According to Dr. Puddicome, parents should be helping their children brush their teeth twice each day with fluoride toothpaste as well as helping them floss daily to prevent the formation of cavities. It is also recommended that sugar beverages, candy and junk food be limited in order to promote better oral hygiene. Taking a child to the dentist at least twice each year for a cleaning and check up is important in order to monitor dental health, growth and development.

“If a parent is frightened of the dentist, it is important to keep their fear contained as children feed off their parents,” Dr. Puddicome said. “We want a child’s experience to be a positive one and, if a parent is using negative phrases or terms, the child will be scared also. By using positive words and encouraging them to come at an early age, we can overcome this fear and create a positive experience.”

The Give Kids a Smile event is designed for school-aged children and will be held at the Diamond State Dentistry office located at 215 West Liberty Way. To schedule an appointment for the event, contact 302-424-7976.


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Culture Headlines Weekly Archives

The Weekly Review – January 28, 2020

Read this week’s edition at

Headlines of the week: Farmers Markets Projected to keep Growing; Scouts Continue Pinewood Derby Tradition; Give Kids a Smile Offers Free Services; Ricketts Named MPD Officer of the Year; M&T Bank Donates $2,500 to TADA; Remembering “Snowmaggedon” Ten Years Later; Milford Library Offers Teen Programing; Saving the Lives of Shelter Dogs; Farm Bureau welcomes Antonik as PR Coordinator; Milford to Receive RP3 Gold Designation; Second Street Players Hosts Auditions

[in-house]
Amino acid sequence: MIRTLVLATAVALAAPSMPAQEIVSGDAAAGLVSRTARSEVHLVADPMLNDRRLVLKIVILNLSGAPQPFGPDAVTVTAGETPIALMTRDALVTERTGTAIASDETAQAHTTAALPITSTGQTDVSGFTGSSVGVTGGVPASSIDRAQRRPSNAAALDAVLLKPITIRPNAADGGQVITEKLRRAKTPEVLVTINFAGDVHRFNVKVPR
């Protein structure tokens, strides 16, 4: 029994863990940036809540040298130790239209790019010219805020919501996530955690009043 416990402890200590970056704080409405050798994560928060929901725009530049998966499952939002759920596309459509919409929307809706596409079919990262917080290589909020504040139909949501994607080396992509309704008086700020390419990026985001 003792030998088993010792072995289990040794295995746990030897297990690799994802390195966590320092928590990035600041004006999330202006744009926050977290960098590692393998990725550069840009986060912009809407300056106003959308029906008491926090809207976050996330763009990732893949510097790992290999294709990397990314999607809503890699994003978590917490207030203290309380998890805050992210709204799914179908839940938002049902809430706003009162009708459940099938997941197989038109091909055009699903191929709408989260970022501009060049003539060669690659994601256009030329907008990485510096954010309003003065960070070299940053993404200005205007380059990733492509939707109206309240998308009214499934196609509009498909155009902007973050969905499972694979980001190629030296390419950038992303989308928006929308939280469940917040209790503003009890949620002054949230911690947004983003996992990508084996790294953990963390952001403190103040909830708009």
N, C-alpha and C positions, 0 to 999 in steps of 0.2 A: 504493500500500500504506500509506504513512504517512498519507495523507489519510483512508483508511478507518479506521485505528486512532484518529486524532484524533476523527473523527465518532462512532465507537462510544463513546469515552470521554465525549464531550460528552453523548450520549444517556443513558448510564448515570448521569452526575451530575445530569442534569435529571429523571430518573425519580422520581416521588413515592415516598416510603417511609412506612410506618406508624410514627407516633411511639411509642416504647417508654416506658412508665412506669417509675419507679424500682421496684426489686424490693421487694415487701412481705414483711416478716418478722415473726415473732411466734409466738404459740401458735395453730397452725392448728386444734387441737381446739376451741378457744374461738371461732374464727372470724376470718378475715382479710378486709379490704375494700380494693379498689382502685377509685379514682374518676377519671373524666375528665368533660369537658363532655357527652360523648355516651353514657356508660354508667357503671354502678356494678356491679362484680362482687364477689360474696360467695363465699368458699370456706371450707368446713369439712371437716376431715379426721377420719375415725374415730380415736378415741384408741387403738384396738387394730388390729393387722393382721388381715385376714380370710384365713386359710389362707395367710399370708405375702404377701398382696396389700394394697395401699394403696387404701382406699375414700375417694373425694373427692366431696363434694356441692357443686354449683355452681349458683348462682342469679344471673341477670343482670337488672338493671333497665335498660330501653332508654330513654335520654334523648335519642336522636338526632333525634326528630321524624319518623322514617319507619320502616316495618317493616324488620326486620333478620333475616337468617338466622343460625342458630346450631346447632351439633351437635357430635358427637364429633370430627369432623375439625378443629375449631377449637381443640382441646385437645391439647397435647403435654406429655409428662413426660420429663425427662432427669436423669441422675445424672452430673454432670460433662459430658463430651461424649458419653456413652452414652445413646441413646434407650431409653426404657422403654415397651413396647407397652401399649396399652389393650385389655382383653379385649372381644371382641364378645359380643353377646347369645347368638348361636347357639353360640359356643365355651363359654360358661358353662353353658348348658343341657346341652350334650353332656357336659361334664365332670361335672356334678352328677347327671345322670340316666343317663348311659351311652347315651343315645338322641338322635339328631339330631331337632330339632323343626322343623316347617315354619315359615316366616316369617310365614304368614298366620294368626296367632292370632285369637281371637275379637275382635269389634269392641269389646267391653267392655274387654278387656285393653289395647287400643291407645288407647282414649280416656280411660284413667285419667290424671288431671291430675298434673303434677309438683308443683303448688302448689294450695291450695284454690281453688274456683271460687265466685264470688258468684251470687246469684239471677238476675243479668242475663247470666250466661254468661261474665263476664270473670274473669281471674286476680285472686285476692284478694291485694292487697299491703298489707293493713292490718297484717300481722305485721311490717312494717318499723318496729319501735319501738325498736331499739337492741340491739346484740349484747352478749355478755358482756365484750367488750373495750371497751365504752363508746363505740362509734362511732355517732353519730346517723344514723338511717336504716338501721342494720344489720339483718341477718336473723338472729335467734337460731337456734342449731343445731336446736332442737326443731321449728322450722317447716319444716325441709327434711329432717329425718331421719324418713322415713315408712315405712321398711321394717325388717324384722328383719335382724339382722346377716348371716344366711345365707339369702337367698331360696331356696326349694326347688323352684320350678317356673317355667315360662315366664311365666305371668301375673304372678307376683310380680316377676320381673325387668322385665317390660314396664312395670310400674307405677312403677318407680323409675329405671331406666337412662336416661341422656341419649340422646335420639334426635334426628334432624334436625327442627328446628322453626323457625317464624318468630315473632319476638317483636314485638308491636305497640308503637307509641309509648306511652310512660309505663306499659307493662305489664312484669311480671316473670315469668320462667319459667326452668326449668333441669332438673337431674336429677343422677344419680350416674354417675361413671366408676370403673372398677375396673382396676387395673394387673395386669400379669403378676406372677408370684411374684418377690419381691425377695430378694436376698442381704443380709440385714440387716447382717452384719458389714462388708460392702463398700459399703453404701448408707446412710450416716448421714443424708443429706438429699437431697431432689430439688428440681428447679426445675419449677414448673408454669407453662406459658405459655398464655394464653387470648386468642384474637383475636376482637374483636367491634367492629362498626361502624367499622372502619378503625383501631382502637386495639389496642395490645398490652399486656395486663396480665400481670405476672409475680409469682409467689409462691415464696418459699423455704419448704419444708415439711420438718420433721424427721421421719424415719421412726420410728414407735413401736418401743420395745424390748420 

PLUS SPORTS including Unified Basketball Brings Community Together and Basketball Regains Winning Touch.



Read this week’s edition at

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Government & Politics

Milford to Receive RP3 Gold Designation

by Terry Rogers


The City of Milford recently learned that the City will be recognized as a Reliable Public Power Provider (RP3) Gold Designation through the American Public Power Association. City Manager Mark Whitfield explained that he challenged Will Gallagher, Electric Superintendent, to apply for the designation.

“I always felt Milford would score well in the designation,” Whitfield said. “Although the award is not official until May 1, when it will be made at the APPA meeting in Kansas City in April, we are very proud of our electric department and the work the staff does to keep power on in our city.”

In order to qualify for the designation, applicants must meet criteria in four disciplines which include reliability, safety, workforce development and system improvement. The criteria is based on leading practices in the industry. An RP3 designation is a sign of the City’s dedication to operating an efficient, safe and reliable system and that the City leaders are committed to the employees, customers and the community.

“In order to receive the designation, there was a lengthy questionnaire that had to be completed,” Whitfield said. “During the application process, Milford earned points for our practices and accomplishments in the four disciplines. DEMEC encourages all members to apply. Seaford and Lewes both applied and received the designation last year.”

The reliability section required Milford to show that their commitment to providing quality power went beyond the day-to-day operations. They had to demonstrate their data collection and analyzation processes, provide information on their system-wide disaster management and emergency response plan while also showing how they had implement protections in areas of cyber and physical security. In addition, there has to be a culture of safety with a commitment from the top to keep employees safe. This includes power generation to line work safety measures, with an emphasis on the delivery of safe and reliable electricity using safety benchmarks.